Tisdale - September 14, 1999
By: Timothy W. Shire

No action or inaction of each of us goes un-noticed. One of the most significant discoveries of this era was as a result of computer analysis of relatively trivial events and how the smallest action or inaction can ripple through reality. This work was eventually documented in what is referred to as the chaos theory which essentially explains that small and seemingly unimportant conditions contribute to and shape the events of our time.

You will remember the Sunday school hymn "God sees a little sparrow fall it meets his tender view, if God so loved the little ones I know he loves me too." It would appear that long before the Chaos Theory came along
we were well aware of the significance of what might be considered insignificant occurrences Some years ago I was taking a communications class and was amazed to discover that lack of response was as powerful a communications event as saying or responding in some way. One's very existence automatically evokes communications.

The shocking results of a pole released this morning was not who is expected to win Thursday's provincial election, but how 24% or those surveyed, less then a week before the election, were still undecided and another 20% were unwilling to express their opinion. This is one of the highest non-participatory results of any modern pole with 44% of the population apparently not involved in the political process. This could translate into a mere 56% of eligible voters casting a ballot and a paltry 26% actually voting for the winning party. The scary thing about this is the lack of committment. With nearly half the voters not involved, deep and resentful feeling can evolve as these individuals by their own inaction, will feel no responsibility to the democratic process.

You might not realise how fundamental the process of voting in an election is and how very much our society depends on the process. The whole concept of representational democracy was to have the tax payer voluntary have his or her representative in the legislature agree upon the level of taxes to be paid and then pay those taxes as a responsibility to society. Similarly, we actually give up our freedom and allow our legislators to make laws that will constrict our actions for the good of all. If we do not participate in the electoral process, we will no longer accept the responsibility of paying our fair share of the taxes, or abiding by the laws made on our behalf. Deciding to abstain from the political process is a serious threat to everyone and needs to be addressed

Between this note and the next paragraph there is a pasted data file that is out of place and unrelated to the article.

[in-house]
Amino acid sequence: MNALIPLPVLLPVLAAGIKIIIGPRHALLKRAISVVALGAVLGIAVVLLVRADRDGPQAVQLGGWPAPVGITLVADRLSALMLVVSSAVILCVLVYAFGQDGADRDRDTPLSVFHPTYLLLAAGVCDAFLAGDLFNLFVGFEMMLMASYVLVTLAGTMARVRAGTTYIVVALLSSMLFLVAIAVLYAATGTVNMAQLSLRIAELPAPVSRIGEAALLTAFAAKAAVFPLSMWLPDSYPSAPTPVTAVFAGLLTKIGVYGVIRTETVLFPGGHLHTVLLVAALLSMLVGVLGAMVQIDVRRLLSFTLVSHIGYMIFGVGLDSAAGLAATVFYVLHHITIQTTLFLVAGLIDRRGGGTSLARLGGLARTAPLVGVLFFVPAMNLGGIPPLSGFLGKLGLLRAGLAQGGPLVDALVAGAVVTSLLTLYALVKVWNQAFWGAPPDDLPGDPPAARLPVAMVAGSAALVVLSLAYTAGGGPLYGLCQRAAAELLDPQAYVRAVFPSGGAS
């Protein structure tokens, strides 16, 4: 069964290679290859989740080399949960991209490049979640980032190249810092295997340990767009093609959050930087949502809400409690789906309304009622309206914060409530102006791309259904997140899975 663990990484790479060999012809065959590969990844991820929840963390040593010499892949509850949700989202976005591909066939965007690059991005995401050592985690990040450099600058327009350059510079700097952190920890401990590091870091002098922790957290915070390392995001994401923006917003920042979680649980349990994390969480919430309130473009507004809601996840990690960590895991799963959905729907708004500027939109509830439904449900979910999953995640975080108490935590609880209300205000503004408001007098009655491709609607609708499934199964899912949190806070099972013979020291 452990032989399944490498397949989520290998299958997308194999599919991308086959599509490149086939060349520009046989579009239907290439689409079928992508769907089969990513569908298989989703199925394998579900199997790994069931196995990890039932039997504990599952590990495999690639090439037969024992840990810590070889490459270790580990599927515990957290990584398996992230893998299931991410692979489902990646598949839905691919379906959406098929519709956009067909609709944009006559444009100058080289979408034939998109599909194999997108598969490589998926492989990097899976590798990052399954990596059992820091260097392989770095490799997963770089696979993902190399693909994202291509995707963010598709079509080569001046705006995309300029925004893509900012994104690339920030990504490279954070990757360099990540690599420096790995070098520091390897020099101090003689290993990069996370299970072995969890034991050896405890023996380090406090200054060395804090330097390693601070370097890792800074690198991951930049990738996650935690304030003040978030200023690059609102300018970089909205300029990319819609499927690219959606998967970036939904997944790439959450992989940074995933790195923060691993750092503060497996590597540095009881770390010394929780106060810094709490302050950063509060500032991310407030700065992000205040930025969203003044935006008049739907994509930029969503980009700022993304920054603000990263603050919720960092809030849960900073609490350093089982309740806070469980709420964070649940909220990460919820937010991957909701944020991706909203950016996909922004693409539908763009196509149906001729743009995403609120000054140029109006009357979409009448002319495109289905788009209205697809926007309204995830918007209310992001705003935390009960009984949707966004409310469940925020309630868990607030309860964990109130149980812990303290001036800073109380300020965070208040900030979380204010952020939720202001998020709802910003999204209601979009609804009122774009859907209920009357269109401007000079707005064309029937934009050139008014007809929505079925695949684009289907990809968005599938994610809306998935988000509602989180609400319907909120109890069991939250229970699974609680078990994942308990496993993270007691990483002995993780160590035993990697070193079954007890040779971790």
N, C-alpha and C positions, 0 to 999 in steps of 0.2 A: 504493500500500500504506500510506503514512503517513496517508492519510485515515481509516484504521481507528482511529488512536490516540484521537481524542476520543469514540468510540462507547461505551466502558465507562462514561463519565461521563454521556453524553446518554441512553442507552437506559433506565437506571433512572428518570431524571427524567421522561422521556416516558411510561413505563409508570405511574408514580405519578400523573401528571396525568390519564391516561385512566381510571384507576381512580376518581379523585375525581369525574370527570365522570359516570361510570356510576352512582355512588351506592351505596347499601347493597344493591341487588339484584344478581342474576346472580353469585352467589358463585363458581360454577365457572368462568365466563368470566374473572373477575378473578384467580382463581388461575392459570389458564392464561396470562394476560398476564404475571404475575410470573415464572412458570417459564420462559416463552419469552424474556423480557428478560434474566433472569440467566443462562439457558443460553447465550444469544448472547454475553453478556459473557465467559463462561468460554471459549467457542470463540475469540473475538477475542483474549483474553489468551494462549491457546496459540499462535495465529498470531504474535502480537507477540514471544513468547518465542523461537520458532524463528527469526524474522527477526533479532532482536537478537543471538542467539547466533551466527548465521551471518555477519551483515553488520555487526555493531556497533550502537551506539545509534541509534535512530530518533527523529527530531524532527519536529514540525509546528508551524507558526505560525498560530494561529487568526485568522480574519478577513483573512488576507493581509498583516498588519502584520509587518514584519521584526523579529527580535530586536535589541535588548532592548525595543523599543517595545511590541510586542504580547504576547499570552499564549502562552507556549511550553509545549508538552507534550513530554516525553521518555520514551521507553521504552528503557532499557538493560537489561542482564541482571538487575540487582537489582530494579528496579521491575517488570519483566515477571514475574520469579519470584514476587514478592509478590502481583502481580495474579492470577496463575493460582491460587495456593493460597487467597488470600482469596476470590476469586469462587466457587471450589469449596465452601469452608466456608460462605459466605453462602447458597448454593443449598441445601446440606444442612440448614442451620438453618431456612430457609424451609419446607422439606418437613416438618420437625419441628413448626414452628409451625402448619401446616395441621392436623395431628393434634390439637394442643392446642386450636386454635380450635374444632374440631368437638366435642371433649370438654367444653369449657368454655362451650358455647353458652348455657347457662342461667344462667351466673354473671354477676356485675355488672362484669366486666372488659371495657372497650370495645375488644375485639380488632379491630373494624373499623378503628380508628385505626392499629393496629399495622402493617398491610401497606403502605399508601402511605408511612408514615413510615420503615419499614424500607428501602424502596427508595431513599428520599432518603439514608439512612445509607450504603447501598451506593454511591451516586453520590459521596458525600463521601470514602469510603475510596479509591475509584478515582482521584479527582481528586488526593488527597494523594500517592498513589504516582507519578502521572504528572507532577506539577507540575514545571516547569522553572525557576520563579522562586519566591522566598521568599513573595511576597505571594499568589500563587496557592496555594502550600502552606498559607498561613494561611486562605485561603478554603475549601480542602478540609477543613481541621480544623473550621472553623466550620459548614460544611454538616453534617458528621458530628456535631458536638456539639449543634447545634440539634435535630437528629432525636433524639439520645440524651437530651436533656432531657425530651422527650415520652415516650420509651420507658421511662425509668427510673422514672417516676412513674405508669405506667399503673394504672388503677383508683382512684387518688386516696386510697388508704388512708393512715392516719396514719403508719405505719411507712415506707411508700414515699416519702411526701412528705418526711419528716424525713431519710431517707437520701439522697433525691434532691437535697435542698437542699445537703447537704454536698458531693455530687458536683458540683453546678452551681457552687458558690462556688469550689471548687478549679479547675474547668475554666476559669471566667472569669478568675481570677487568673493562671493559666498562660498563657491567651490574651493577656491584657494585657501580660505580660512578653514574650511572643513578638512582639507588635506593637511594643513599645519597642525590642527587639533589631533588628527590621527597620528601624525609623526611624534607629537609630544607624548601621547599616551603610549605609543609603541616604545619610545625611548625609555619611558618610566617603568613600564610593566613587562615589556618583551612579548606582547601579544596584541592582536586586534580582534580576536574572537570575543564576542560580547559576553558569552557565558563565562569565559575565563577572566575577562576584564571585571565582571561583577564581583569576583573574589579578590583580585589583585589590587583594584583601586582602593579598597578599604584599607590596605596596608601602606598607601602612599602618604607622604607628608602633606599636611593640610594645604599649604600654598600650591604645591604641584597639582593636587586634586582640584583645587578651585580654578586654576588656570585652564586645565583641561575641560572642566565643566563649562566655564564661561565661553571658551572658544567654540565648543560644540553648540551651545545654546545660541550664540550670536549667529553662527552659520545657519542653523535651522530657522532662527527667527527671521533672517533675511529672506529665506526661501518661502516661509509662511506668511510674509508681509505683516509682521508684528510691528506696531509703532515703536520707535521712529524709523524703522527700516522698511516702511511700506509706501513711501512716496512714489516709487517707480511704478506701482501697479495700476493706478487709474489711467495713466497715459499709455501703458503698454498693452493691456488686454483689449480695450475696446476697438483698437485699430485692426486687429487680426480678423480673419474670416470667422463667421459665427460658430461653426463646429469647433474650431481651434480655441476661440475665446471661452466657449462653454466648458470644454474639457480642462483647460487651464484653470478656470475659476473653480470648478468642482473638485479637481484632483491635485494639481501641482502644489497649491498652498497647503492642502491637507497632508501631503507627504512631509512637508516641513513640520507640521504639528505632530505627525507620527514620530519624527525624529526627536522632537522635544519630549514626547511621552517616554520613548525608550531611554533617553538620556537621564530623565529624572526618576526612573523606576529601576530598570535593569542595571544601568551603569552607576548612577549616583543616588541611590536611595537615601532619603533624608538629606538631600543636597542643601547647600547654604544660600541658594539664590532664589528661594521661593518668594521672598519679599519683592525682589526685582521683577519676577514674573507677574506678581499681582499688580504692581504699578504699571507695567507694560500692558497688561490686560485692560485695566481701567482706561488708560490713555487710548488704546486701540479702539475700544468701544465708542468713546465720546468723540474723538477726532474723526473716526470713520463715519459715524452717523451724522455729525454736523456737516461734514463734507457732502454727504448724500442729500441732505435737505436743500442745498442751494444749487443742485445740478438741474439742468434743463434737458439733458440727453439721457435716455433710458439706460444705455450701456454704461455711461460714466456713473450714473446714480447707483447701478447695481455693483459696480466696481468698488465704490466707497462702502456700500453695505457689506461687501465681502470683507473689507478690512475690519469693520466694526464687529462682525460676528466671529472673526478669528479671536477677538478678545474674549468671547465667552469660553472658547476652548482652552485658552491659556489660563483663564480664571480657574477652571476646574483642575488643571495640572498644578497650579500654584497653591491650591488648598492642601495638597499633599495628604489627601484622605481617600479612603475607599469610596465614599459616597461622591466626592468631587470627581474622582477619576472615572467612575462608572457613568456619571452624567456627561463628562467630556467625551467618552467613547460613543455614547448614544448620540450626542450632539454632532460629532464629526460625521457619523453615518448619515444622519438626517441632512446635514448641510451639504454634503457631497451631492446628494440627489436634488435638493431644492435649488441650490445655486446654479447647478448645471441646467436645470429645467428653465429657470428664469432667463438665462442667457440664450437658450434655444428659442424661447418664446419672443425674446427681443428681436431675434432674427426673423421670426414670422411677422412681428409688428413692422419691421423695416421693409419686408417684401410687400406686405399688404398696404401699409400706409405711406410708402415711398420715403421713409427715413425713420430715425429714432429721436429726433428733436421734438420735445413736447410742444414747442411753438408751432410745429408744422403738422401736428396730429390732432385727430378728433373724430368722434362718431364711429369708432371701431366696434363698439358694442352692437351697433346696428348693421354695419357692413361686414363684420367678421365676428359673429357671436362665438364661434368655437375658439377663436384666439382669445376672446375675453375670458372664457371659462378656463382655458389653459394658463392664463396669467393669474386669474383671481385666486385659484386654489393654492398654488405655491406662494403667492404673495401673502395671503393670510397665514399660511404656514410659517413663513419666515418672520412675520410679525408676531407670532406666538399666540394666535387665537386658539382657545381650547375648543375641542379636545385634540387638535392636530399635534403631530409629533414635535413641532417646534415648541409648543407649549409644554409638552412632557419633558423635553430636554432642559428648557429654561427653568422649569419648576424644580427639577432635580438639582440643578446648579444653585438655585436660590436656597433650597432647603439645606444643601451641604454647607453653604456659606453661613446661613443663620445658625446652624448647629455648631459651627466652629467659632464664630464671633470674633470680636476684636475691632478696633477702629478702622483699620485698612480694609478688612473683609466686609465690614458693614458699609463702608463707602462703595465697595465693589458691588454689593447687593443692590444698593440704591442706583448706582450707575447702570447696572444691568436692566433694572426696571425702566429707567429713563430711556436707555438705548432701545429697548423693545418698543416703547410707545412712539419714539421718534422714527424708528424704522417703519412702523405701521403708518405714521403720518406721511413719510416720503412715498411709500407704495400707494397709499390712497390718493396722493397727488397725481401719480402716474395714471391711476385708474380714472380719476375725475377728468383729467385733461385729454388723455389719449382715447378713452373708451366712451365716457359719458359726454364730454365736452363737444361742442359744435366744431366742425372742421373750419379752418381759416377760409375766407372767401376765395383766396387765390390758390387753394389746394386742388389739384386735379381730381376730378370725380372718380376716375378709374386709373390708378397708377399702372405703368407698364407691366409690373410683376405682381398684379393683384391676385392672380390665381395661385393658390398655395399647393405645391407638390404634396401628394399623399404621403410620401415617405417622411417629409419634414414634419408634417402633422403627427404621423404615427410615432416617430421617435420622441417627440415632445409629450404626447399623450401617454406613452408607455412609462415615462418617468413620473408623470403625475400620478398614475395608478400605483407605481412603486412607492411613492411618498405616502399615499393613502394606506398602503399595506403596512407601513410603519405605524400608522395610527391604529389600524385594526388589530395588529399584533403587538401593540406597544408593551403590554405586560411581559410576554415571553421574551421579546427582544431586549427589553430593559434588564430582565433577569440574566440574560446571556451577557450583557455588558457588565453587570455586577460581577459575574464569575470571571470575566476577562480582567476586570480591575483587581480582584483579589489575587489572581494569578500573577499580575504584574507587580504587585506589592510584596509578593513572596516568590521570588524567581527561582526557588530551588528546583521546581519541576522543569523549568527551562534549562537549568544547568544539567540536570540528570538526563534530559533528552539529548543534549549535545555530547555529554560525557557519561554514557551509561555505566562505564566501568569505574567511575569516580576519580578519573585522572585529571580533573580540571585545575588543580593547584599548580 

The inevitability of one party winning and others losing must not deter the individual to make a choice. Failure to vote is an abdication of ones responsibility as a citizen and as an adult. Grown ups have to accept their part in society and one of the things they must do is share in accepting the way in which we organise our government. Even a vote for the present government is better then no vote at all. But more responsible is checking up on what each candidate stands for and has achieved and casting a vote for the person you want to represent you. By doing that you will have the right to ask for and expect action on your behalf from the person for whom you voted and if your candidate is defeated the winning candidate is also responsible for you because as a participant in the political electoral process you can demand to be heard and your opinion counts. The nonvoter becomes a second class citizen of sorts, uncommitted and irresponsible.

We live in the best place I know of, I have lived other places and know this to be true. Our way of life is something we must not only advocate for our children but we must insure that it is preserved for generations to come. On Thursday go to your poling booth and cast a ballot. Accept the responsibility of adult life and then demand of the elected politician his or her loyalty to the promises and positions upon which the sought and won the election. Anything less is unacceptable.